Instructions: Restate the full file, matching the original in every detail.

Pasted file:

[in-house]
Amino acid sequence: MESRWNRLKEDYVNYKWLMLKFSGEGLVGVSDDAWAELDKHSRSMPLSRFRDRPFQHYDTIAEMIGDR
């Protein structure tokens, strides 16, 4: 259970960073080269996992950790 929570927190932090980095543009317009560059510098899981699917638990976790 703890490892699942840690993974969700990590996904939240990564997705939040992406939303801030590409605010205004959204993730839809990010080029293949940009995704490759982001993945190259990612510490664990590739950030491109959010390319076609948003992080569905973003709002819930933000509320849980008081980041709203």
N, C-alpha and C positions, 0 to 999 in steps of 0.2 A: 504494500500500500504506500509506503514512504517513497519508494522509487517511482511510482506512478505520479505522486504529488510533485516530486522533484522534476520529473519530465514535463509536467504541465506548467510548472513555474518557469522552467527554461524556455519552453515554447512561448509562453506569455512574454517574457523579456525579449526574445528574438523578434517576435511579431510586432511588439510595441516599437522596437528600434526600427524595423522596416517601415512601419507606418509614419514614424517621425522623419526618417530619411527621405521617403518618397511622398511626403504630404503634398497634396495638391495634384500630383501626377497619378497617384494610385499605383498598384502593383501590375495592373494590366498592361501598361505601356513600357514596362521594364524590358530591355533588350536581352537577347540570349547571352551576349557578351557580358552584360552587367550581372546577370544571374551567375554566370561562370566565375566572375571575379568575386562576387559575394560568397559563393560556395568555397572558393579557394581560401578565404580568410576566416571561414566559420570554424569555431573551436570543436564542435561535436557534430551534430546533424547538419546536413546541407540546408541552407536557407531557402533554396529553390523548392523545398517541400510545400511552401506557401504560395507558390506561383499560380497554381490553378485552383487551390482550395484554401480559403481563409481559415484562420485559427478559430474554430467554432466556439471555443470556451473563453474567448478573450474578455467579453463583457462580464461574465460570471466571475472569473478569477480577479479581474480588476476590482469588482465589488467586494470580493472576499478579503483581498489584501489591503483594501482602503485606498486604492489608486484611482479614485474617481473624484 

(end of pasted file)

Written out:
[in-house]
Amino acid sequence: MESRWNRLKEDYVNYKWLMLKFSGEGLVGVSDDAWAELDKHSRSMPLSRFRDRPFQHYDTIAEMIGDR
């Protein structure tokens, strides 16, 4: 259970960073080269996992950790 929570927190932090980095543009317009560059510098899981699917638990976790 703890490892699942840690993974969700990590996904939240990564997705939040992406939303801030590409605010205004959204993730839809990010080029293949940009995704490759982001993945190259990612510490664990590739950030491109959010390319076609948003992080569905973003709002819930933000509320849980008081980041709203």
N, C-alpha and C positions, 0 to 999 in steps of 0.2 A: 504494500500500500504506500509506503514512504517513497519508494522509487517511482511510482506512478505520479505522486504529488510533485516530486522533484522534476520529473519530465514535463509536467504541465506548467510548472513555474518557469522552467527554461524556455519552453515554447512561448509562453506569455512574454517574457523579456525579449526574445528574438523578434517576435511579431510586432511588439510595441516599437522596437528600434526600427524595423522596416517601415512601419507606418509614419514614424517621425522623419526618417530619411527621405521617403518618397511622398511626403504630404503634398497634396495638391495634384500630383501626377497619378497617384494610385499605383498598384502593383501590375495592373494590366498592361501598361505601356513600357514596362521594364524590358530591355533588350536581352537577347540570349547571352551576349557578351557580358552584360552587367550581372546577370544571374551567375554566370561562370566565375566572375571575379568575386562576387559575394560568397559563393560556395568555397572558393579557394581560401578565404580568410576566416571561414566559420570554424569555431573551436570543436564542435561535436557534430551534430546533424547538419546536413546541407540546408541552407536557407531557402533554396529553390523548392523545398517541400510545400511552401506557401504560395507558390506561383499560380497554381490553378485552383487551390482550395484554401480559403481563409481559415484562420485559427478559430474554430467554432466556439471555443470556451473563453474567448478573450474578455467579453463583457462580464461574465460570471466571475472569473478569477480577479479581474480588476476590482469588482465589488467586494470580493472576499478579503483581498489584501489591503483594501482602503485606498486604492489608486484611482479614485474617481473624484 